Ten Years Later

"Then the second wave of al-Qaeda attacks hit America." A leading expert on counterterrorism imagines the future history of the war on terror. A frightening picture of a country still at war in 2011

Just seconds later the man drove his van into the lobby of the Lion's Grand and detonated his cargo. This bomb was designed to wreak tremendous damage that would remain in the consciousness of the American people for years to come. Whereas the damage done to the Florentine casino was repaired in just under a month, the billion-dollar Lion's Grand was closed for more than a year while security enhancements and structural improvements were made. Losing the use of 5,034 rooms, plus casino gaming and concerts and other special events, cost the Lion's Grand a million dollars a day, and damaged its bond rating.

The long-term economic effects continue today: tourism in Las Vegas has never returned to its pre-2005 level, and unemployment in the city is at 28 percent.5

The attacks in Nevada occurred at almost the same time as the ones in Florida, California, Texas, and New Jersey. Two women strolling separately through Mouseworld's Showcase of the Future detonated their exploding belts in the vicinity of tour groups in the "Mexican Holiday" and "Austrian Biergarten" exhibits. Similar attacks took place at WaterWorld, in California; Seven Pennants, near Dallas; and the Rosebud Casino, in Atlantic City. By the end of the day 1,032 people were dead and more than 4,000 wounded. The victims included many children and elderly citizens. Among the dead were only eight terrorists, two each from Iraq, Indonesia, Pakistan, and the Philippines.

The next morning CNN's Los Angeles bureau received a video purporting to be from al-Qaeda of North America. On the tape the group claimed responsibility for the incidents and pledged that attacks would continue until America left the Middle East. We can all recall the soft, steely voice in which the chilling words were delivered: "We are not terrorists. We are patriots trying to throw off the mantle of an oppressive society. We do not look like you think we do. And we will kill you until you leave our holy lands."

Eyewitnesses supported the recording's assertions, telling investigators that some of the terrorists who had committed these atrocities did not look like Arabs. Three of the terrorists were women. The FBI, the Department of Homeland Security, and the local authorities were momentarily stunned, and began frantically trying to prepare for what they feared were further imminent attacks. The DHS raised the nationwide terror-alert level to red.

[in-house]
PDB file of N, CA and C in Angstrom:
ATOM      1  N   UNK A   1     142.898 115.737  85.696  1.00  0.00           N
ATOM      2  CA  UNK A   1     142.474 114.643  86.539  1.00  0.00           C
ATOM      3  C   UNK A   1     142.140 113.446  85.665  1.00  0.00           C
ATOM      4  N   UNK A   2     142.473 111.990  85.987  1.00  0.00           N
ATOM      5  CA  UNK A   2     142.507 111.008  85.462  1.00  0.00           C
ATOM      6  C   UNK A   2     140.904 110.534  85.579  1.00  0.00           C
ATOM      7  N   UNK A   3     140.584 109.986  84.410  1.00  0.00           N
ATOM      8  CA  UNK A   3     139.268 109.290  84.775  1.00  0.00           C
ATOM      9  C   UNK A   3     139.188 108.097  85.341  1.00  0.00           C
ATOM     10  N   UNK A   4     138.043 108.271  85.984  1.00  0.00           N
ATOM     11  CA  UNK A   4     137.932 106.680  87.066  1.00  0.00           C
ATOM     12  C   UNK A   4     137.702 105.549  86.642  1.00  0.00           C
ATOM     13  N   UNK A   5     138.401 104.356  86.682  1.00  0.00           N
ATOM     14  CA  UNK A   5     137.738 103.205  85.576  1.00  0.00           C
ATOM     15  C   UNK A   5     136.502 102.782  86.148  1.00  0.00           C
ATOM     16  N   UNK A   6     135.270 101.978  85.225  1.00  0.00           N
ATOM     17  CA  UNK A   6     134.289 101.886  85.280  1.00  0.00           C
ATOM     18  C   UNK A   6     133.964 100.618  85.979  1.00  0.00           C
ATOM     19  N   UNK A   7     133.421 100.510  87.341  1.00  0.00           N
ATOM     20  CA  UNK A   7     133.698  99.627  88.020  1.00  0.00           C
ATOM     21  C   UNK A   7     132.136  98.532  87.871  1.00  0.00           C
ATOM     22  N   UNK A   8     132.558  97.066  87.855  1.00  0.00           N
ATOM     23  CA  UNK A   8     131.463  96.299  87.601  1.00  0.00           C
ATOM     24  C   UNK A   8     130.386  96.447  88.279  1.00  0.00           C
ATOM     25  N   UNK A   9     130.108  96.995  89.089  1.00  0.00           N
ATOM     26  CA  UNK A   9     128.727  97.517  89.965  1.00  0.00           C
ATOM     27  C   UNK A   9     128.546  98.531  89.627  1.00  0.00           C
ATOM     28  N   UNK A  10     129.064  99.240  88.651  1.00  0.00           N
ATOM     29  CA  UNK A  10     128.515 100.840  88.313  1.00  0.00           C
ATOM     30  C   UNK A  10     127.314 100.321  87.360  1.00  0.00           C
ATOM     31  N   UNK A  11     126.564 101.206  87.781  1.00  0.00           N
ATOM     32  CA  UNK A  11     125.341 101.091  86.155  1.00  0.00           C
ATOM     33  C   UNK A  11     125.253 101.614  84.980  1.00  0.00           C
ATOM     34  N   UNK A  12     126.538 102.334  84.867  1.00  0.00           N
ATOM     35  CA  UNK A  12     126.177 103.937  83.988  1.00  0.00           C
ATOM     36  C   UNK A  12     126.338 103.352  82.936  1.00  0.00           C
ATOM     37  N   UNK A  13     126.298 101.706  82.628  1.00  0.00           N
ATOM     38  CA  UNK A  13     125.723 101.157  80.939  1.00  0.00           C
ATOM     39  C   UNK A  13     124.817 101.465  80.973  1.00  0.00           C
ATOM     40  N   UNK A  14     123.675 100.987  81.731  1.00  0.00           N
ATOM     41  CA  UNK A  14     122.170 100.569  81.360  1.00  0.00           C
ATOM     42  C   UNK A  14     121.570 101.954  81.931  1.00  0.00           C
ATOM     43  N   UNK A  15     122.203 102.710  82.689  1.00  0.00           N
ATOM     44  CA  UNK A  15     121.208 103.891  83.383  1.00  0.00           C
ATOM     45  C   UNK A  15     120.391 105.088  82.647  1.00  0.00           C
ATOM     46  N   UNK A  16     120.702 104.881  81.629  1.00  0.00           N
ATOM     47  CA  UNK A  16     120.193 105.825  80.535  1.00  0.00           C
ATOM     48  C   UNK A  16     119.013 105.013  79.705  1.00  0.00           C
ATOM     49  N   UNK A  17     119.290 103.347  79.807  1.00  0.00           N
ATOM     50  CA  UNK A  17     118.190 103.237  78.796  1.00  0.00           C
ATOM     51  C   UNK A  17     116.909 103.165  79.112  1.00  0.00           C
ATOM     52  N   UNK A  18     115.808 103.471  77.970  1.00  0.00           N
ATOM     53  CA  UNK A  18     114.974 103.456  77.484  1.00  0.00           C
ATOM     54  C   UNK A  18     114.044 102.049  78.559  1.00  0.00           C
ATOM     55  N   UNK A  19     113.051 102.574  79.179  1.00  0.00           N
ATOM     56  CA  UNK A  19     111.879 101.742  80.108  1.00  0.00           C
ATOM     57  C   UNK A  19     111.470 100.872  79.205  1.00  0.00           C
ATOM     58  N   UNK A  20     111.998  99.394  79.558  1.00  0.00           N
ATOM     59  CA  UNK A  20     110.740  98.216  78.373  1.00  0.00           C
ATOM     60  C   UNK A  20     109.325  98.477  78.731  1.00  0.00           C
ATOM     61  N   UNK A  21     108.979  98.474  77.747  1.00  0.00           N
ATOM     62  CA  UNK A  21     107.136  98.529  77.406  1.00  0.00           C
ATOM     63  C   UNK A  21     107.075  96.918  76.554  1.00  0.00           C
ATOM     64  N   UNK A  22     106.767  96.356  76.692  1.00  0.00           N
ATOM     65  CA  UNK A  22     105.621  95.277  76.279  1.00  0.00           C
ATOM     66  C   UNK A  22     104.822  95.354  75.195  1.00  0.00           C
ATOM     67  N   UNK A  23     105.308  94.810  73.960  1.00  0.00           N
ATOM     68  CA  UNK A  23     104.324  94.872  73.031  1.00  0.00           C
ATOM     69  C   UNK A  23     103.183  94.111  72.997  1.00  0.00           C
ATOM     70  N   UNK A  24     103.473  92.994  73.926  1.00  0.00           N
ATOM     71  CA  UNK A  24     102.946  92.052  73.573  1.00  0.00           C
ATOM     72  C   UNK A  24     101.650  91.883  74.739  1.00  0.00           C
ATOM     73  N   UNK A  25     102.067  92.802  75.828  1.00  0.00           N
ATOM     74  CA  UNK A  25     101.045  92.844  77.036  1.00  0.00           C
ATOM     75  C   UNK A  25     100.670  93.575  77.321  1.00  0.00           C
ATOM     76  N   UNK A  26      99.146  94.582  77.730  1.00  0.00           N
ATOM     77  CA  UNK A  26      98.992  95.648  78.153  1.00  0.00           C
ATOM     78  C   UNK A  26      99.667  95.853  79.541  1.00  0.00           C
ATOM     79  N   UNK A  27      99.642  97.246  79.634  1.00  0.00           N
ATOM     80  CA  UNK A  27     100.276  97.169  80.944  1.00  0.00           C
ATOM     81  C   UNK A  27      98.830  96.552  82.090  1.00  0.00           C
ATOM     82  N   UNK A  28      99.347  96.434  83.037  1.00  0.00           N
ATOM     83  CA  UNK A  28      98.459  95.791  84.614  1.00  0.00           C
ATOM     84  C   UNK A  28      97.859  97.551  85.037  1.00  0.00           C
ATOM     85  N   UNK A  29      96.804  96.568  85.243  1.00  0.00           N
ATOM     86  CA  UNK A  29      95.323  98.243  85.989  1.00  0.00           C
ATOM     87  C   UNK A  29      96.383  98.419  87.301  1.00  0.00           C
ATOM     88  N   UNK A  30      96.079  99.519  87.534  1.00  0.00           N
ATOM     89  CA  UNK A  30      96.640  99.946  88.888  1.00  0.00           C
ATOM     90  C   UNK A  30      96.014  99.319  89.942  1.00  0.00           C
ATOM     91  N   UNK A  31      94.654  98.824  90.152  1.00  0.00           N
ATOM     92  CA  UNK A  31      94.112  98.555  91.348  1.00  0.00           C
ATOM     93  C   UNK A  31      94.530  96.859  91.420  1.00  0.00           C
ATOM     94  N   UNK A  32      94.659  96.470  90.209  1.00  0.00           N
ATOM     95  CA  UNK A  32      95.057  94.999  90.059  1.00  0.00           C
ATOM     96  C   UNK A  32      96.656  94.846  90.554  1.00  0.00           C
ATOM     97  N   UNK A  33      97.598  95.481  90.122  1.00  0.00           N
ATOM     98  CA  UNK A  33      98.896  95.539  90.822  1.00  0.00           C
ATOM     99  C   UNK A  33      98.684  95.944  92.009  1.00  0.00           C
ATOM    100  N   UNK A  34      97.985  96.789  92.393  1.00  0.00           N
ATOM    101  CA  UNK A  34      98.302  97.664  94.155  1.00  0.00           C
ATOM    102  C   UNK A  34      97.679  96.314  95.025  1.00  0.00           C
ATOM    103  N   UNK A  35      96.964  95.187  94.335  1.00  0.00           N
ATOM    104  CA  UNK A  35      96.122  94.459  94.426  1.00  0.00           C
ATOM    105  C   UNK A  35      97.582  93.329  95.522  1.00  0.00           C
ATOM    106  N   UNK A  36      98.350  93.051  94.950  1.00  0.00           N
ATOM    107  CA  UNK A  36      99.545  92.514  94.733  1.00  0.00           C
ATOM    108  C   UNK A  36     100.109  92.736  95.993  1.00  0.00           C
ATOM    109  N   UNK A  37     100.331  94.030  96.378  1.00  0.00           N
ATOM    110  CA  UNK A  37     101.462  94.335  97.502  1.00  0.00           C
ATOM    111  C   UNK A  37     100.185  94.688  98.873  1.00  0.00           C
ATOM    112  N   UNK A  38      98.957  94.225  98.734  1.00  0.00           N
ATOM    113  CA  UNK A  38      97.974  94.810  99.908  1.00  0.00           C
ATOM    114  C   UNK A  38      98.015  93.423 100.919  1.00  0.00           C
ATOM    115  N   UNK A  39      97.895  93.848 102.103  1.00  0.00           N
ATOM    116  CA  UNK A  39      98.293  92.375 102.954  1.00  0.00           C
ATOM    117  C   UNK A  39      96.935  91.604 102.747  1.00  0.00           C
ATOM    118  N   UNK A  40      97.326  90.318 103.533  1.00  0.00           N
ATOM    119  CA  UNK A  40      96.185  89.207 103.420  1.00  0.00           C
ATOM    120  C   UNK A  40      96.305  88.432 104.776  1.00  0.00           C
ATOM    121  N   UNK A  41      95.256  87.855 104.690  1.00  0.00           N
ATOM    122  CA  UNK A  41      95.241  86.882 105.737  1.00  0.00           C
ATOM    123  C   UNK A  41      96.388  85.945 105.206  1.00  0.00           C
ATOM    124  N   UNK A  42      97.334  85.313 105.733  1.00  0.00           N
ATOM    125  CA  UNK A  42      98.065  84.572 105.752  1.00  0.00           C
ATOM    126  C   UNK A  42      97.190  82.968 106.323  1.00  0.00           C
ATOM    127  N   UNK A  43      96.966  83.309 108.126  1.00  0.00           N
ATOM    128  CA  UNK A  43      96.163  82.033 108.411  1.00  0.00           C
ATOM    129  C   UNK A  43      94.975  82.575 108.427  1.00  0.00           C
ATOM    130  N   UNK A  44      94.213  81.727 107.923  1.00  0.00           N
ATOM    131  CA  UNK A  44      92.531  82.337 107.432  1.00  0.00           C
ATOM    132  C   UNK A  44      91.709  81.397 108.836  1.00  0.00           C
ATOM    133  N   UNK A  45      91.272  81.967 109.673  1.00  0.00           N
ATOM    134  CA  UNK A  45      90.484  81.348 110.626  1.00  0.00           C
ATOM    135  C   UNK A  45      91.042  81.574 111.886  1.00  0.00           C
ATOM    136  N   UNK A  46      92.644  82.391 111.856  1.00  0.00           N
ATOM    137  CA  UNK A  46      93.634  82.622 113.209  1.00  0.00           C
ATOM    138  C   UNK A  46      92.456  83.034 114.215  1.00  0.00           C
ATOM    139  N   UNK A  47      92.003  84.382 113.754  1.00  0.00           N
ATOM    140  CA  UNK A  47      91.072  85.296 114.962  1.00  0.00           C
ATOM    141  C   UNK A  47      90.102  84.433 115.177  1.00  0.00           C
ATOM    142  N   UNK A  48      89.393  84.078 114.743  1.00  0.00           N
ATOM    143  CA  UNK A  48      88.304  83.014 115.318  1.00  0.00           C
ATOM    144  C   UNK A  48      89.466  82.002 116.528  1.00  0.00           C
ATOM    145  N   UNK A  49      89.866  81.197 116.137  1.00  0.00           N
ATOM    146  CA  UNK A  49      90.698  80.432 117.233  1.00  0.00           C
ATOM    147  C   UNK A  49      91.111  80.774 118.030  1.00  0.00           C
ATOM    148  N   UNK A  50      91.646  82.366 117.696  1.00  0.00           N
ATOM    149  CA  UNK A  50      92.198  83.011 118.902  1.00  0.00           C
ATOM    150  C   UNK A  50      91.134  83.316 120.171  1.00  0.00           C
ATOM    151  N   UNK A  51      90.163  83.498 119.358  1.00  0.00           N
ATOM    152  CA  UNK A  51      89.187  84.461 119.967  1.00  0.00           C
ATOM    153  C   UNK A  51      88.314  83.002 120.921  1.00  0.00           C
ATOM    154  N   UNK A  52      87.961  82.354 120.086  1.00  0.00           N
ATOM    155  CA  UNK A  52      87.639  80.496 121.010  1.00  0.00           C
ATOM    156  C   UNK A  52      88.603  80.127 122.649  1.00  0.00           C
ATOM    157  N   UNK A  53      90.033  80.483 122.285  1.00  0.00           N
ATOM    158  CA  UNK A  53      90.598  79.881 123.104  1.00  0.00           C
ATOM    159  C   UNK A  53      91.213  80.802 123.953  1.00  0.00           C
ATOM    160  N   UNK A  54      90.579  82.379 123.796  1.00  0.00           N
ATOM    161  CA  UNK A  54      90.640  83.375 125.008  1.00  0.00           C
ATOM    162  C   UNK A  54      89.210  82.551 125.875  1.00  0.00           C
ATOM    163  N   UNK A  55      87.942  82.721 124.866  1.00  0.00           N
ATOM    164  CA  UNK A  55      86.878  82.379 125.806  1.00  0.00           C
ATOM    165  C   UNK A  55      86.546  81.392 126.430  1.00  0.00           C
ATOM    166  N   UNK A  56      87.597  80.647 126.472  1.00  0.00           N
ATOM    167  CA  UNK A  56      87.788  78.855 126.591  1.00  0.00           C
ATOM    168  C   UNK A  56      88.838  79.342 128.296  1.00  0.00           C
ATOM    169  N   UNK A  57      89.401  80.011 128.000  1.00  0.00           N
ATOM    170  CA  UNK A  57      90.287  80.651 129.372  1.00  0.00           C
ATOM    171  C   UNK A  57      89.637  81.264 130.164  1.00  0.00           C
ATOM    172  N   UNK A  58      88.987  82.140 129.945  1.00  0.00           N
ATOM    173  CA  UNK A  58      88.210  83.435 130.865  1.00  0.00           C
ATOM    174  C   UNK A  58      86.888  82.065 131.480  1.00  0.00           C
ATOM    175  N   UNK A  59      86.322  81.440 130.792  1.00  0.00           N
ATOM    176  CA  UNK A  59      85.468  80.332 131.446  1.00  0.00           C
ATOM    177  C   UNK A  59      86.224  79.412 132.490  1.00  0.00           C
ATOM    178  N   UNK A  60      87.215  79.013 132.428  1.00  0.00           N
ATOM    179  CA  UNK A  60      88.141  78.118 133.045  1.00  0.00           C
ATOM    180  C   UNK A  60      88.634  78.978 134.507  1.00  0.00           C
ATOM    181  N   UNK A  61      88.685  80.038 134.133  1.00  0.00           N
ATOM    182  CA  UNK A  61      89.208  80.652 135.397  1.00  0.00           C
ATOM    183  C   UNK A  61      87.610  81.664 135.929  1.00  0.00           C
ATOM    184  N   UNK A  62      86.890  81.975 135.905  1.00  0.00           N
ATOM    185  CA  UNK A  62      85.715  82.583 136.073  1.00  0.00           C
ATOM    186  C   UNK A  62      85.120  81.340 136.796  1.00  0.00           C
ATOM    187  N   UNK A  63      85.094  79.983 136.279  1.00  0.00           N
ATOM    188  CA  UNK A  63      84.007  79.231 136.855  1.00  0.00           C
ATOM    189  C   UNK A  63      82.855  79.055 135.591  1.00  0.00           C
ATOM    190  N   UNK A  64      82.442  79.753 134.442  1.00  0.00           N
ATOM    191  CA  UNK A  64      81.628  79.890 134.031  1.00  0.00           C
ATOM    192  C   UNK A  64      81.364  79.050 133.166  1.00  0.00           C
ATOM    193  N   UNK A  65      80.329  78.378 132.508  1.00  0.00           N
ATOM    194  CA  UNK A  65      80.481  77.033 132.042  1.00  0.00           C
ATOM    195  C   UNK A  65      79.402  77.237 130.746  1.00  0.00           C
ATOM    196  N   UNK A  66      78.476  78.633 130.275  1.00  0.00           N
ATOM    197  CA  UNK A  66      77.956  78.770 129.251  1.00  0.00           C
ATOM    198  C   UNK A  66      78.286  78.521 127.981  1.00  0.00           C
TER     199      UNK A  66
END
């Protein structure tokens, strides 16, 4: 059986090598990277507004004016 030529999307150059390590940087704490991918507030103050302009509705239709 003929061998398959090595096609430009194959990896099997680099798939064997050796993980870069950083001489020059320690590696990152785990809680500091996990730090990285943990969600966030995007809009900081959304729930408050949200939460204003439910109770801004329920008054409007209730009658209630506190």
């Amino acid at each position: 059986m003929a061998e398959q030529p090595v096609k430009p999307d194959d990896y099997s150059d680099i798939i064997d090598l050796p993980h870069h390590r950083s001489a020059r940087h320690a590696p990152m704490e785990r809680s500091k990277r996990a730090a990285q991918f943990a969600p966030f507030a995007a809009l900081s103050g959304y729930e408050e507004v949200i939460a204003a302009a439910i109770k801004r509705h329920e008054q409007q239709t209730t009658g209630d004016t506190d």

The social effect of the attacks was widespread. In Detroit, northern New Jersey, northern Virginia, and southern California armed gangs of local youths attacked mosques and Islamic centers. At the request of local clerics, the governor of Michigan ordered National Guard units into the city of Dearborn and parts of Detroit to stop the vigilante violence against Islamic residents.

The reaction from the White House and Congress was swift. Patriot Act II, which had been languishing on Capitol Hill, passed in July. As more evidence was made public, it became increasingly clear that the attacks had been perpetrated by terrorists who were in the United States illegally, either on false passports or having overstayed their visas.6 Two were Iraqis pretending to be South Africans, using passports that had been stolen in Cape Town the year before.7 Others had actually been picked up before the attacks for being "out of visa status," but had been released because immigration detention facilities were full.8

The attorney general sought broad emergency powers to impose extended pre-arraignment detention, investigative confinement, broader material-witness authority, and expanded deportation authority. After the passage of Patriot Act II, federal agents conducted large-scale roundups of illegal immigrants and members of ethnic groups that were suspected of hiding terrorists in their midst. Many citizens who had been forcibly detained were held "with probable cause" for allegedly "planning, assisting, or executing an act of terrorism"; they were denied access to an attorney for up to seven days, "by order of the judicial officer on a showing that the individual arrested has information which may prevent a terrorist attack."9 Many detainees, if they failed to produce proof of citizenship or immigrant status, were moved to new DHS illegal-immigration detention facilities for further investigation and possible deportation. The camps were in remote areas, including one in Arizona that ended up holding 42,000 suspected illegals.10